David Buxbaum, 51, puts his clients neatly, and profitably, out of their misery. His clients are big stores, stuck with an awful lot of leftover stock at the end of a selling period or when going out of business.
Buxbaum is a liquidator. His job is to make some good of the goods which a store has overbought and undersold. And in the four years he's been at this endeavor he has matched millions of dollars of unwanted merchandise at places like Robert Hall, W. T. Grant, Kann's and Arlan's with ready willing customers.
"There's a price at which everything will sell," says Buxbaum.
He's in town doing the honors for a warehouse full of sportswear, sporting gear and shoes, the overstock of 12 Eddie Bauer stores. The sale starts this weekend at Gaithersburg in a space that until last week was four indoor tennis courts. It is touted to be valued at nearly $6 million at retail.
Marathon warehouse sales are a phenomenon of the 1970s as a greater need developed to dispose quickly of huge quantities of merchandise. And of course the profession of "liquidators" grew right along with it." In the past, of course, retailers unloaded huge quanties of merchandise, but far less flamboyantly, and usually far less quickly.
Now, with prices soaring, even the righ turn out to find items at good price.
"People will buy anything and everything, if they think they are getting a bargain," says Buxbaum. Even things they don't need, won't fit, or don't even know what they are. Like the man at a recent Robert Hall Village closing who bought two tires that did not fit his current car. "So someday I'll buy a car they might fit,"he told Buxbaum.
Another time Buxbaum auctioned off 7-foot-tall plastic display red lips "worth nothing", he says, and embarassedly stopped the auction when the bidder hit $10.
His son Paul, 23, is his partner, and often ringmaster of the circus atmosphere which sometimes prevails - announcing specials, cooking up auctions (like a recent tricycle auction, no bidders over age 10), and antics including salespersons in funny hats giving special markdowns.
Whatever the markdown, it's never quite enough for some customers. "They will often search out an excuse for an extra discount - a mssing label, a button gone," says Buxbaum, the elder, reluctantly saying a favorite trick is to "lose" a part of a coffee pot and demand a price reduction.
Paul, a former ski bum (he winces at the phrase) tells about the lady at a sale last year who demanded an additional discount since the Barbie dolls, marked down to half price, were missing their boxes. "What would you do with the boxes when you go home?" he asked. The potential customer replied haughtily, "throw them away." Said Paul - he insists, not smartly - "Well, I've just saved you the trouble." The customer got in line with the dolls and other items, but before she reached the cash register, hurled the dolls at Paul and stormed out the door.
Another customer, who hassled Paul one day each week during a four-week sale, admitted finally, that he was simply enjoying the harassment of his weekly purchases. On the final day of the sale he invited Paul to lunch in his camper. He had driven 100 miles round trip each time for the sport and now he was feting the winner.
His father remembers one customer insisting a price be put on a totally useless stick so he could buy it. It wasn't a bargain without a price tag.
Buxbaum, the elder, who wears a gold chain with two good luck charms, sports a pinky ring and a year-round tan, will deal with any kind of merchandise offered. Not long ago a bank asked him to evaluate the inventory of two growing nurseries and insisted on generic names. Buxbaum hired a local botany professor and had no problem from there on.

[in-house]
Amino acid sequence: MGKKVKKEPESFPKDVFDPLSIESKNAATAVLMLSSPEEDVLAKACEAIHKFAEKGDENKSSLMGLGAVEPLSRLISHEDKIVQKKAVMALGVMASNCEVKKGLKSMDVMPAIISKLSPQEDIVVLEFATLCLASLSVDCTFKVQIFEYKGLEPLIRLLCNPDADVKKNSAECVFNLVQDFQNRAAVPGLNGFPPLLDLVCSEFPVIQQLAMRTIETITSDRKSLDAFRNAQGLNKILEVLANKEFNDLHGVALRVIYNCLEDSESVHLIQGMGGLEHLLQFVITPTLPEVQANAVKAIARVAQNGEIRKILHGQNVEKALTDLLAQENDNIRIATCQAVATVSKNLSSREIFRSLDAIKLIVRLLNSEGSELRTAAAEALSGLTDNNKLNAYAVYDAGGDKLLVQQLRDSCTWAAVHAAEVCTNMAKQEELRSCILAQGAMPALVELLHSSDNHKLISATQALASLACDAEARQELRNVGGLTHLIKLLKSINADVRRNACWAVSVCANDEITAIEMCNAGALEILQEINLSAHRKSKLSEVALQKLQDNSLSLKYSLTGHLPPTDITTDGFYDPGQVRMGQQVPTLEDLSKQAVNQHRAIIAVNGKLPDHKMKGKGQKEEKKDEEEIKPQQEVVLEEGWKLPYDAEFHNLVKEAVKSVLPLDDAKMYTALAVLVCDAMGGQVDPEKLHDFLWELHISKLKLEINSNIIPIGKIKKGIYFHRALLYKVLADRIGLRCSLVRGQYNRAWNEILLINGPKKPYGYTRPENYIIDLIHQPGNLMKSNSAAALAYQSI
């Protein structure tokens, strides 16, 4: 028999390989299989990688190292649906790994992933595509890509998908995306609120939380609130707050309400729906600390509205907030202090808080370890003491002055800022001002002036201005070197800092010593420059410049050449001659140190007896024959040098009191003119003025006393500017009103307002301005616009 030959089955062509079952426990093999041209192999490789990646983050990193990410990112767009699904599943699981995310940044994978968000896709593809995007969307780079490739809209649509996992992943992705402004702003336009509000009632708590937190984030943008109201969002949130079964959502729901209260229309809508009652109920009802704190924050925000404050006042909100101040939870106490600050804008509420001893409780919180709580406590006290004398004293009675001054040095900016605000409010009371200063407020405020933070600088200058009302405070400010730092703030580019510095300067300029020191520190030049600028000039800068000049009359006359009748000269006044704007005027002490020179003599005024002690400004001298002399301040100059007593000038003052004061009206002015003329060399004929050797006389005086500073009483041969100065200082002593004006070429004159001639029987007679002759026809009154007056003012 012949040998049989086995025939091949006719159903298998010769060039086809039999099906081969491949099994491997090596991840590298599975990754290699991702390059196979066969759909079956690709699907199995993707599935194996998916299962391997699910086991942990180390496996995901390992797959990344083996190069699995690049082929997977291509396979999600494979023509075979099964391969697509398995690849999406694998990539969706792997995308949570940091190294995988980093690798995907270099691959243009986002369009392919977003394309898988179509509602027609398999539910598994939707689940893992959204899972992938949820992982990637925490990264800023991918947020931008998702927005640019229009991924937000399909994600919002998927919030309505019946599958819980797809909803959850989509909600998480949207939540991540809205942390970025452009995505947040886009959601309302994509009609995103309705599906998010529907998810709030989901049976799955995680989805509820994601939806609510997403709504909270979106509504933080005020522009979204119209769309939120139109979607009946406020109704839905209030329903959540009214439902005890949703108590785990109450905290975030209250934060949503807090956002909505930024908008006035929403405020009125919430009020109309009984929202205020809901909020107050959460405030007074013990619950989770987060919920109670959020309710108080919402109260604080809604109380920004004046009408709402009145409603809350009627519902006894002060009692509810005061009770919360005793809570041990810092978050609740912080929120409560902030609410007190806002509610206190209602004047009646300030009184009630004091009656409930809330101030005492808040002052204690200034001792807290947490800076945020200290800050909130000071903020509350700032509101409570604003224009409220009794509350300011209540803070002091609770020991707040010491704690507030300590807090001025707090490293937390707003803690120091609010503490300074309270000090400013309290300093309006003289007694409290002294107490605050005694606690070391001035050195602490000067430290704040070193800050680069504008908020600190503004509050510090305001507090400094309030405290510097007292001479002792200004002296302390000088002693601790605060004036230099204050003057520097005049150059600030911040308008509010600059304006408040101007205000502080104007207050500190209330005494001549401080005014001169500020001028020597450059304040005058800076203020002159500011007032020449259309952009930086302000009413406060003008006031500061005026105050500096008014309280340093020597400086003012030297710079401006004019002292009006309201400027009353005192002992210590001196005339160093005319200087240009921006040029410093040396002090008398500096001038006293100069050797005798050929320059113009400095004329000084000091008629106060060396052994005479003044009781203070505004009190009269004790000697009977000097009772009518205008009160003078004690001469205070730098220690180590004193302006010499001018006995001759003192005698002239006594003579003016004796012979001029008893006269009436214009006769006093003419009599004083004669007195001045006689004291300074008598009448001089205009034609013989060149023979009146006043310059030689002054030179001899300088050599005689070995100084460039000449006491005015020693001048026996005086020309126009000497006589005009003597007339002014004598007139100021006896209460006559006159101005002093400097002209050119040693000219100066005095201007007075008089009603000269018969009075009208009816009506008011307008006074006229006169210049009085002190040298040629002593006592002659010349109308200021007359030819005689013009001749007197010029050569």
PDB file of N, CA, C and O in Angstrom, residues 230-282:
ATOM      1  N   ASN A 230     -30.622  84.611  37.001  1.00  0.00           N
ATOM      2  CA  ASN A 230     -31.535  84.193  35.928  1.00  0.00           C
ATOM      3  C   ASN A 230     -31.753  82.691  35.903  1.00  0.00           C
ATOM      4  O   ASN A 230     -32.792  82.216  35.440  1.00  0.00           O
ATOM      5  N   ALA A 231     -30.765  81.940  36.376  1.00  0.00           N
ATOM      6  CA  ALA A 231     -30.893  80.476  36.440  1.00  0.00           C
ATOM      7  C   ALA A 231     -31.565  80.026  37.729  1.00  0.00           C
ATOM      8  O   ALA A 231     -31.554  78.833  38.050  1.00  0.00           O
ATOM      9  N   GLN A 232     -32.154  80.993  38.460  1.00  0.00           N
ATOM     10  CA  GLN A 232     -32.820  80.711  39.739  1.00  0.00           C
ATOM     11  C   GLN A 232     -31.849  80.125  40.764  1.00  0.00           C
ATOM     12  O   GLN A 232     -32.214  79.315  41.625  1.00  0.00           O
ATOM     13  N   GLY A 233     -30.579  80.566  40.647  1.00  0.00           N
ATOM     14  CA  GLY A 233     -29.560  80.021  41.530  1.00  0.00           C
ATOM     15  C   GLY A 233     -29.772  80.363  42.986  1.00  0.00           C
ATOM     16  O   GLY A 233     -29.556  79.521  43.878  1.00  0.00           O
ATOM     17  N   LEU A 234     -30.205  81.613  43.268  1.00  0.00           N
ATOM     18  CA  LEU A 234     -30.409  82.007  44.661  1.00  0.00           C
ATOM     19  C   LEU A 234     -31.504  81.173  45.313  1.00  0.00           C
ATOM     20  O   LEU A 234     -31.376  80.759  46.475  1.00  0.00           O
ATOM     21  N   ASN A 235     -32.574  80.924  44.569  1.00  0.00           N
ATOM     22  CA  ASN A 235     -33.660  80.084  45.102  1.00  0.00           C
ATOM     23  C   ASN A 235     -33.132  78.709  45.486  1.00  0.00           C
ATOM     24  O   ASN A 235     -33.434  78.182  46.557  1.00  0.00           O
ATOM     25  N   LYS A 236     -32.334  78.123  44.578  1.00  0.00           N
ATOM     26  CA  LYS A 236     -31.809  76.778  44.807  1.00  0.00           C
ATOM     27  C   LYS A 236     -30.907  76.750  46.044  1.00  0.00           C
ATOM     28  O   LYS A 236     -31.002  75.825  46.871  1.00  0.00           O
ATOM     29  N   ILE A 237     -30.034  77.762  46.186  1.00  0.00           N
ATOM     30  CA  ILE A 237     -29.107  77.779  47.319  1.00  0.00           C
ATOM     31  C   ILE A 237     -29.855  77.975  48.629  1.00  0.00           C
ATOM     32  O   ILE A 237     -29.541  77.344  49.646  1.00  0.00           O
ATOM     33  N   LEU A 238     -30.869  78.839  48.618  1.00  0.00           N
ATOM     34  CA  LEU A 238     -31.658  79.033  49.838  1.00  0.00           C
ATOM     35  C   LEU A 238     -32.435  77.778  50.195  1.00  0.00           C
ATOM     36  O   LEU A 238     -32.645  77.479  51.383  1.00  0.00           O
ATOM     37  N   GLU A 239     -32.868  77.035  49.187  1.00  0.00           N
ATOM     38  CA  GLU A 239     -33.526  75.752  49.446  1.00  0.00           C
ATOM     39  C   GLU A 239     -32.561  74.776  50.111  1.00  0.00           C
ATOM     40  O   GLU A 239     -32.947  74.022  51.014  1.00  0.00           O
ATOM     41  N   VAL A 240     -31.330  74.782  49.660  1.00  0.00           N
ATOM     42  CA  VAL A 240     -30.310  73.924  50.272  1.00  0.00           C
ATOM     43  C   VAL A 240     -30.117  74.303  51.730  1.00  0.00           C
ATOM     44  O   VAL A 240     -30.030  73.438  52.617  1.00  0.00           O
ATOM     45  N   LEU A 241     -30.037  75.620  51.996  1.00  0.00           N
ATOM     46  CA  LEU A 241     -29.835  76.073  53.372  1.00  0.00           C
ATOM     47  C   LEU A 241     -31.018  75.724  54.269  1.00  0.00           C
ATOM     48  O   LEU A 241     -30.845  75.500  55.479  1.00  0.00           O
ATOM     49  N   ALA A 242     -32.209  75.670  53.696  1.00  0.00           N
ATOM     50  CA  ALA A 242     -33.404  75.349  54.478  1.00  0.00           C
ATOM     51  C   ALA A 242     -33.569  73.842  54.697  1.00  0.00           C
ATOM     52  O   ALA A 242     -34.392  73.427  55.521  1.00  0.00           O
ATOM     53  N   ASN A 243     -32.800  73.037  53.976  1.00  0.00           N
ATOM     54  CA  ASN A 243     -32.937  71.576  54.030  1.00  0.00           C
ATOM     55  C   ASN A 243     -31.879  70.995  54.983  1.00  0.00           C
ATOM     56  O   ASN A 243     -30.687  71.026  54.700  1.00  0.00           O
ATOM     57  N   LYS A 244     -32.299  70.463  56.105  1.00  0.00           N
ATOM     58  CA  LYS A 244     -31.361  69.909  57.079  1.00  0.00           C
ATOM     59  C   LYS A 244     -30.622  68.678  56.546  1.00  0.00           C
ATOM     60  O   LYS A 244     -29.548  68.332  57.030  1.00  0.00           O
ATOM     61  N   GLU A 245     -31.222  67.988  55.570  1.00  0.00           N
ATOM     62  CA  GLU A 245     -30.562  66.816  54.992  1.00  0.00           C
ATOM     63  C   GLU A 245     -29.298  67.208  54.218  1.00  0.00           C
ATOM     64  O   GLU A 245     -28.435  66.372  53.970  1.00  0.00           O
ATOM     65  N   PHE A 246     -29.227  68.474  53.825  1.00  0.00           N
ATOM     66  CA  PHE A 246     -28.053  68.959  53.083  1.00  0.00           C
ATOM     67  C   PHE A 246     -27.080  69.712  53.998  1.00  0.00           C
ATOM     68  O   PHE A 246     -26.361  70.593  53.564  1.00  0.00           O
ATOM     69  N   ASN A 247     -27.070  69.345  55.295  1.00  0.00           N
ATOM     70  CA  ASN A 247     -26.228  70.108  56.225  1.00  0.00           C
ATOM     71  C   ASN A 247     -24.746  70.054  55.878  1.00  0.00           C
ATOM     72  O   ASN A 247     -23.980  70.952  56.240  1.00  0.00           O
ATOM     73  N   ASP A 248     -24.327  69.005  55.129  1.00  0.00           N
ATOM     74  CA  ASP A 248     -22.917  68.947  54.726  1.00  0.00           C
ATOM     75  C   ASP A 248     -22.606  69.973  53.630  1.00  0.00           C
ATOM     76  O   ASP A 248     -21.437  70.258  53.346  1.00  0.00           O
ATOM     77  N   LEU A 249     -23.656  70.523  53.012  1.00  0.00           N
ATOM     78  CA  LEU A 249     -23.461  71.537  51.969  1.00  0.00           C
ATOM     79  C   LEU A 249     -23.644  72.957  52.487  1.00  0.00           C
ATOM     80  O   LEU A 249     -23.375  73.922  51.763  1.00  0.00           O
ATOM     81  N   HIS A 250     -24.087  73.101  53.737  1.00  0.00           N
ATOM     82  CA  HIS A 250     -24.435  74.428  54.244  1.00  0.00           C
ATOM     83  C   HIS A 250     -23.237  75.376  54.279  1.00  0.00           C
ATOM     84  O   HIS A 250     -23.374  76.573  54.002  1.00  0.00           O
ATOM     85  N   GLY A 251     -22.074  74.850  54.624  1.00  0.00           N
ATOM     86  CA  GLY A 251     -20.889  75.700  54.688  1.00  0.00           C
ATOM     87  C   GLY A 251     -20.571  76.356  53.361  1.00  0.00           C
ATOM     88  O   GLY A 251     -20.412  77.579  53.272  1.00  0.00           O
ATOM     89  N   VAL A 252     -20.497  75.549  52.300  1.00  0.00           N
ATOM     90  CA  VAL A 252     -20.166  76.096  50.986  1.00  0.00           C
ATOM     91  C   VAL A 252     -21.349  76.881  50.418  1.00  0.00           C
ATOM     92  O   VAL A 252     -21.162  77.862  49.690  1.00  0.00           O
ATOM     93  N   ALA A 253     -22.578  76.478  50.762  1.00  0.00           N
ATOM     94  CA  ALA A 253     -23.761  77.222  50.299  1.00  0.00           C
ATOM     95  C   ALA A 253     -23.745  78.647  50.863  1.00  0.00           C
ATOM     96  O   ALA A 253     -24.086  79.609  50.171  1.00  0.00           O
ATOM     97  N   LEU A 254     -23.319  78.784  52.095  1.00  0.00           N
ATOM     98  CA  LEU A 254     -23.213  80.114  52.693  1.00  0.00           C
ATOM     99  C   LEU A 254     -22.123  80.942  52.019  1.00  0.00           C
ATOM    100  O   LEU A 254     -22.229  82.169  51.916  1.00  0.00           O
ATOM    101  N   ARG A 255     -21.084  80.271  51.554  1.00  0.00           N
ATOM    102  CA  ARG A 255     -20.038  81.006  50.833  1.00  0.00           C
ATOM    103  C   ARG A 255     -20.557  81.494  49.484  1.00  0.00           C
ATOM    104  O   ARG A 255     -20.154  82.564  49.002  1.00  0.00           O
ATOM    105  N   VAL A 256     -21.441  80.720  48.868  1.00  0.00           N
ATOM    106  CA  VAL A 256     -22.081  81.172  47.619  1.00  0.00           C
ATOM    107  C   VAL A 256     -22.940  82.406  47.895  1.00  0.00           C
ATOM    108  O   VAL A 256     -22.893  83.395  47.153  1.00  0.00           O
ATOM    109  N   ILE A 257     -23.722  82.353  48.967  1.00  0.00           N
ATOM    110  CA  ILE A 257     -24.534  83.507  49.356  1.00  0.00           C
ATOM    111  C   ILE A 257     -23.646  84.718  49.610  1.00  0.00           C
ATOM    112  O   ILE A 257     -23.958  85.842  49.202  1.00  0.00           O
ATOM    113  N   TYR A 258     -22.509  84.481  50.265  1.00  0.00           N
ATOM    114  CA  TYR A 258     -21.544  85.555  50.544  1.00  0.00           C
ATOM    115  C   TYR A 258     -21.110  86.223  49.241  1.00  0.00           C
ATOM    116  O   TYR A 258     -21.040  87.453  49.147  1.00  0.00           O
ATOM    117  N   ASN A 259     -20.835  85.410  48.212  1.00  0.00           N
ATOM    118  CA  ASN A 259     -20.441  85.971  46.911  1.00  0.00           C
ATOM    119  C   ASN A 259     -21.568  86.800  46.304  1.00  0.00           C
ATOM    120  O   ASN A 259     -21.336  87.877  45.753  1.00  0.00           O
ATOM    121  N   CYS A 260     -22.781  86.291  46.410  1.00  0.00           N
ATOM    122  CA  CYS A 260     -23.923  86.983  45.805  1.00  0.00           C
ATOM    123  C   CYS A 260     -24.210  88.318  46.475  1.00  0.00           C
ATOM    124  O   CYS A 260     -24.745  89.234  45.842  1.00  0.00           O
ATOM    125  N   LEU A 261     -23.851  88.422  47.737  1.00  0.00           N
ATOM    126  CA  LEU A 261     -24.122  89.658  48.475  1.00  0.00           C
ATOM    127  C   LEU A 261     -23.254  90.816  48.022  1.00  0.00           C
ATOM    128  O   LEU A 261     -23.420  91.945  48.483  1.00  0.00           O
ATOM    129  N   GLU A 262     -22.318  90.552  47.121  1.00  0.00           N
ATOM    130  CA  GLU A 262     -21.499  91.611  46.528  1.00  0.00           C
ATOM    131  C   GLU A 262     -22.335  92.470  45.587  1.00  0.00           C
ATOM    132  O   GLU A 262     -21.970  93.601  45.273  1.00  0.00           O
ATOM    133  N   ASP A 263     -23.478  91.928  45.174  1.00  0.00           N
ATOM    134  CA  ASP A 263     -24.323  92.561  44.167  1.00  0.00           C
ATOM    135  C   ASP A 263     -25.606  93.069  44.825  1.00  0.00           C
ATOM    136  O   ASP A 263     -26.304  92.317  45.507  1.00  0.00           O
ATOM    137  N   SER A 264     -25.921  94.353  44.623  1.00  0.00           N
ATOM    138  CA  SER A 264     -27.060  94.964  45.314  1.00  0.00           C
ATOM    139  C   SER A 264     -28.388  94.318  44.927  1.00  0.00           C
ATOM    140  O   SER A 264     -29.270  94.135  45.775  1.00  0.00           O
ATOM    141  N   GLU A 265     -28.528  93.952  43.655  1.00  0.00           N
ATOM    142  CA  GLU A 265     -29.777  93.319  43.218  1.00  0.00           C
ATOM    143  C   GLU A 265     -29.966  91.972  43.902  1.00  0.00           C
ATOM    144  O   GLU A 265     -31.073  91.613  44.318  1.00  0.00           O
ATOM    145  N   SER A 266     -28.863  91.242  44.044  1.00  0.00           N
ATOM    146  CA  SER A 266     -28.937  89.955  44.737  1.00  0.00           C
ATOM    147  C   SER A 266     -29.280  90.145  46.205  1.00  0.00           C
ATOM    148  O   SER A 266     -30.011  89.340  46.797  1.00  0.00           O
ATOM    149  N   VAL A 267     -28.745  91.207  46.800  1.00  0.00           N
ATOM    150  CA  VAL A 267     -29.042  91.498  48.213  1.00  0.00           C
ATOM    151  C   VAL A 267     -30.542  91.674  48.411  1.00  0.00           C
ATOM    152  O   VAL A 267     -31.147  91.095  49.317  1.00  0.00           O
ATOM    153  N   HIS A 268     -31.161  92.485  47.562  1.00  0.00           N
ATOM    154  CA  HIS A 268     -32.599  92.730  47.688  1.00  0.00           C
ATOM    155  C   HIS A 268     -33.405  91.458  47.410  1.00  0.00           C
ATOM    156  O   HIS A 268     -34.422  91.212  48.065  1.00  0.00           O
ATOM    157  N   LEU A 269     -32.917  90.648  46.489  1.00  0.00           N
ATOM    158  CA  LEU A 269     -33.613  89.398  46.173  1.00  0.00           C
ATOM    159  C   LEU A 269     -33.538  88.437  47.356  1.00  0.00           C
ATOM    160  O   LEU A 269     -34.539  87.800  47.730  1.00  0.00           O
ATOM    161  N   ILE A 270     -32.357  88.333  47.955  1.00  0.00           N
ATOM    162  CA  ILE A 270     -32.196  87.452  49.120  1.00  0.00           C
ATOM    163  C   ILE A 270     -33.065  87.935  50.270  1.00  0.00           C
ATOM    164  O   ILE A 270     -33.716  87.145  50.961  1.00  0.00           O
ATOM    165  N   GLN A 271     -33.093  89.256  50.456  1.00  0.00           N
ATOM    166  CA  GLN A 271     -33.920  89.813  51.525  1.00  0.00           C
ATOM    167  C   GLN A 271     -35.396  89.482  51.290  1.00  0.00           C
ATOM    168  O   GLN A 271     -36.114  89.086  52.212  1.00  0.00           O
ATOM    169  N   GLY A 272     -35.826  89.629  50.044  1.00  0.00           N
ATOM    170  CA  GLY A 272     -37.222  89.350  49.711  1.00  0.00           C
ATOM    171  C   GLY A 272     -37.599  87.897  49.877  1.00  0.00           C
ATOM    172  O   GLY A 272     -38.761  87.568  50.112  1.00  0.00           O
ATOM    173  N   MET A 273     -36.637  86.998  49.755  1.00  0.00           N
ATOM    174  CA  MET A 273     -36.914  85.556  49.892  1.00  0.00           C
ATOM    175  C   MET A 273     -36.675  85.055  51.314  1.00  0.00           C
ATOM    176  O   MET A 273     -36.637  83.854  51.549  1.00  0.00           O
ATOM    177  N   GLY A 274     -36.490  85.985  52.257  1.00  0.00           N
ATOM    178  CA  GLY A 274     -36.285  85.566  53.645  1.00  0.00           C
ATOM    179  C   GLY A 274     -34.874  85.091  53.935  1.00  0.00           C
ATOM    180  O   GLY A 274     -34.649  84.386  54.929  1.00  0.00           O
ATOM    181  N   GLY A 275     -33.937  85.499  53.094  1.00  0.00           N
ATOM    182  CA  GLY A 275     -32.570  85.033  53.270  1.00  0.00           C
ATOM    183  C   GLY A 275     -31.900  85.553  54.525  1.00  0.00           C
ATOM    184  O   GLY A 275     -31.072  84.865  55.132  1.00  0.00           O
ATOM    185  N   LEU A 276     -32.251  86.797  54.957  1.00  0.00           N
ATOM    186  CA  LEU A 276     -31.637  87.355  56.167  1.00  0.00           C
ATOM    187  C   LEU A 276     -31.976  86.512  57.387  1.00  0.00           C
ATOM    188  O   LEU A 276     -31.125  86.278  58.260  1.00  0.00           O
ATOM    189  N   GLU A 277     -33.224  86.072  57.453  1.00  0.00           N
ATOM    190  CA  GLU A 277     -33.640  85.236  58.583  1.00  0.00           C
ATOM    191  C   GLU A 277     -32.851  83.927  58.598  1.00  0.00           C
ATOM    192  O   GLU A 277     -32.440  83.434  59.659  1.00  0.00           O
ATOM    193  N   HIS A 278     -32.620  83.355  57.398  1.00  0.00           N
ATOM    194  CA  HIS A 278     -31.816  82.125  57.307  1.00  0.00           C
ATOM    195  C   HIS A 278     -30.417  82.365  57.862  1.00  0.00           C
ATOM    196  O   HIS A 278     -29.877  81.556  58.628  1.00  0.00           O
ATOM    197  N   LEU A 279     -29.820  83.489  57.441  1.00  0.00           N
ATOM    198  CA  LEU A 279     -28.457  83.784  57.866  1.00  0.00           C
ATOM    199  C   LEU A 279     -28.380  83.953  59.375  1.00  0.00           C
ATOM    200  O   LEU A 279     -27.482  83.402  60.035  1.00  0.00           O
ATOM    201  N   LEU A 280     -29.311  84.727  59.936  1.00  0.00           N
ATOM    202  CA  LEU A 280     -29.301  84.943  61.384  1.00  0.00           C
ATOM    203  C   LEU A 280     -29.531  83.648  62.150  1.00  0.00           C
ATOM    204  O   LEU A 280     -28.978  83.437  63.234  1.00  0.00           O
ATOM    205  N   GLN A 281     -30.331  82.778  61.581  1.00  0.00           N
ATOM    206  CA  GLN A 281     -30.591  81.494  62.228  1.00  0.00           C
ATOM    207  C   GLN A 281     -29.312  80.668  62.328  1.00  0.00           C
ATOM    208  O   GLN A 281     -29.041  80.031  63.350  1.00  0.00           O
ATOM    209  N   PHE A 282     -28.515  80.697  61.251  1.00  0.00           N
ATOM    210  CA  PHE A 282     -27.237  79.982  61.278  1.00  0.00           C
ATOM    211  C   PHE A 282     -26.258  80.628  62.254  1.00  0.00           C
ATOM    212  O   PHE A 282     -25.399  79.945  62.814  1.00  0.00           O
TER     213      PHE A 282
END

Buxbaum had been in the business of helping businesses grow - boosting one discount drug chain from seven to 30 successful stores in one year, and, in fact, still takes on consulting jobs in this field.
His first and most profitable liquidation was in 1974, of his own discount health food departments within stores that were going out of business. His departments were making money, but the stores were not.
Buxbaum still has a kind of health food business going on the side. He's the originator of the Playgirl diet, soybean with protein and vitamins made to taste good that started to be promoted three months ago. Son Stephen, 26, a writer, college debater, handles that end of the business.
The elder Buxbaum arrives at each new assignment with only his suitcase, scouts for a location, the fixtures, and hires a staff for the sale. Staff is always the biggest problem. "Everyday the store is open in one less day they will be employed," he says almost glumly, He writes letters of recommendations and helps them find other jobs to ease the pain of the short-term employment.
"It is far easier to start businesses than to close them," says Buxbaum, citing the limitations on time in liquidating merchandise.
For the Eddie Bauer sale, he has established the first week in July as his cutoff date.
In each city Buxbaum checks the phone book for other Buxbaums, and then calls them. That is why he expects a visit during the sales from Phyllis (the lawyer) and Martin (the writer), both from Washington and has yet to make contact with Herbert who lives in Gaithersburg. "I don't know much about my family so I never know if we're related," says Buxbaum.
He stays in close contact with one Buxbaum he in Norfolk. He's helping him get into * the National Salvage Association to pursue another project, "a revolutionary waste disposal system."
Buxbaum declares that there's hardly anything that can't be liquidated, even a pet shop, even expensive jewels. "If I could liquidate vitamin pill-making equipment, I guess I can liquidate anything."